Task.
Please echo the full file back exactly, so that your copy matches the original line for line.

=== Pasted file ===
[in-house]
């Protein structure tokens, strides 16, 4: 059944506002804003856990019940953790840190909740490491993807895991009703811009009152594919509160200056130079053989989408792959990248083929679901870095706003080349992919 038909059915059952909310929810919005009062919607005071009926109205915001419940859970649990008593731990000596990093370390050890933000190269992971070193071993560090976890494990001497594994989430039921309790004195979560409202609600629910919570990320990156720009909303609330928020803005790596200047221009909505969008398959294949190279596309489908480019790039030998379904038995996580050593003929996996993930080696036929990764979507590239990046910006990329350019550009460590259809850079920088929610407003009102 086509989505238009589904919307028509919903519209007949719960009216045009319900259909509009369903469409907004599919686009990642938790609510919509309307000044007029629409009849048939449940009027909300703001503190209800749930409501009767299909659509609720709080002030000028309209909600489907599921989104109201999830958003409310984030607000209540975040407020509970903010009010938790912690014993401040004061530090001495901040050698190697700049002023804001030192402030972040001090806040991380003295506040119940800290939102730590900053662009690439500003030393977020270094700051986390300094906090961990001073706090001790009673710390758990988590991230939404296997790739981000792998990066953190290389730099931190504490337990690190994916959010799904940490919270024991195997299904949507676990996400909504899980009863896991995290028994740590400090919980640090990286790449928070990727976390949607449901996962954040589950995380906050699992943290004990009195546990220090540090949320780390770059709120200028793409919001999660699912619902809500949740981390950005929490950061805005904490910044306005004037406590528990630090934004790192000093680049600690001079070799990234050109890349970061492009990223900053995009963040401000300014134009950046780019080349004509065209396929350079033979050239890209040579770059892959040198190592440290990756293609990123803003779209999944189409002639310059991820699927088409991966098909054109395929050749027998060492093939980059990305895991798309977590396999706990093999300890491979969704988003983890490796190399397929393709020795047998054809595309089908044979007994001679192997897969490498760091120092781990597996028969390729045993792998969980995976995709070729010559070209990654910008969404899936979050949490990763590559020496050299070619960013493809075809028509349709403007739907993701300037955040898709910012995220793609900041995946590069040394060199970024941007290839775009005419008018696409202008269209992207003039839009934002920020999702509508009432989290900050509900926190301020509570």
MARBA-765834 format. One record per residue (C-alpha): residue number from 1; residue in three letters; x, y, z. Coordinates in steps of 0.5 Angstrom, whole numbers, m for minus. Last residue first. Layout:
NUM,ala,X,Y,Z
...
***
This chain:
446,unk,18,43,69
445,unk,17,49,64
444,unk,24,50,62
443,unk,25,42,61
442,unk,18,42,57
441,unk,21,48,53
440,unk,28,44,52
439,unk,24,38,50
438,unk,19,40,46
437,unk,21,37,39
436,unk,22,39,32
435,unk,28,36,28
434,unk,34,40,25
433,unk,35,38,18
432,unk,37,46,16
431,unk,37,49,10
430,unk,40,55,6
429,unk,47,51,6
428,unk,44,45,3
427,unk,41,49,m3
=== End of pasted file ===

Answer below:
[in-house]
């Protein structure tokens, strides 16, 4: 059944506002804003856990019940953790840190909740490491993807895991009703811009009152594919509160200056130079053989989408792959990248083929679901870095706003080349992919 038909059915059952909310929810919005009062919607005071009926109205915001419940859970649990008593731990000596990093370390050890933000190269992971070193071993560090976890494990001497594994989430039921309790004195979560409202609600629910919570990320990156720009909303609330928020803005790596200047221009909505969008398959294949190279596309489908480019790039030998379904038995996580050593003929996996993930080696036929990764979507590239990046910006990329350019550009460590259809850079920088929610407003009102 086509989505238009589904919307028509919903519209007949719960009216045009319900259909509009369903469409907004599919686009990642938790609510919509309307000044007029629409009849048939449940009027909300703001503190209800749930409501009767299909659509609720709080002030000028309209909600489907599921989104109201999830958003409310984030607000209540975040407020509970903010009010938790912690014993401040004061530090001495901040050698190697700049002023804001030192402030972040001090806040991380003295506040119940800290939102730590900053662009690439500003030393977020270094700051986390300094906090961990001073706090001790009673710390758990988590991230939404296997790739981000792998990066953190290389730099931190504490337990690190994916959010799904940490919270024991195997299904949507676990996400909504899980009863896991995290028994740590400090919980640090990286790449928070990727976390949607449901996962954040589950995380906050699992943290004990009195546990220090540090949320780390770059709120200028793409919001999660699912619902809500949740981390950005929490950061805005904490910044306005004037406590528990630090934004790192000093680049600690001079070799990234050109890349970061492009990223900053995009963040401000300014134009950046780019080349004509065209396929350079033979050239890209040579770059892959040198190592440290990756293609990123803003779209999944189409002639310059991820699927088409991966098909054109395929050749027998060492093939980059990305895991798309977590396999706990093999300890491979969704988003983890490796190399397929393709020795047998054809595309089908044979007994001679192997897969490498760091120092781990597996028969390729045993792998969980995976995709070729010559070209990654910008969404899936979050949490990763590559020496050299070619960013493809075809028509349709403007739907993701300037955040898709910012995220793609900041995946590069040394060199970024941007290839775009005419008018696409202008269209992207003039839009934002920020999702509508009432989290900050509900926190301020509570």
MARBA-765834 format. One record per residue (C-alpha): residue number from 1; residue in three letters; x, y, z. Coordinates in steps of 0.5 Angstrom, whole numbers, m for minus. Last residue first. Layout:
NUM,ala,X,Y,Z
...
***
This chain:
446,unk,18,43,69
445,unk,17,49,64
444,unk,24,50,62
443,unk,25,42,61
442,unk,18,42,57
441,unk,21,48,53
440,unk,28,44,52
439,unk,24,38,50
438,unk,19,40,46
437,unk,21,37,39
436,unk,22,39,32
435,unk,28,36,28
434,unk,34,40,25
433,unk,35,38,18
432,unk,37,46,16
431,unk,37,49,10
430,unk,40,55,6
429,unk,47,51,6
428,unk,44,45,3
427,unk,41,49,m3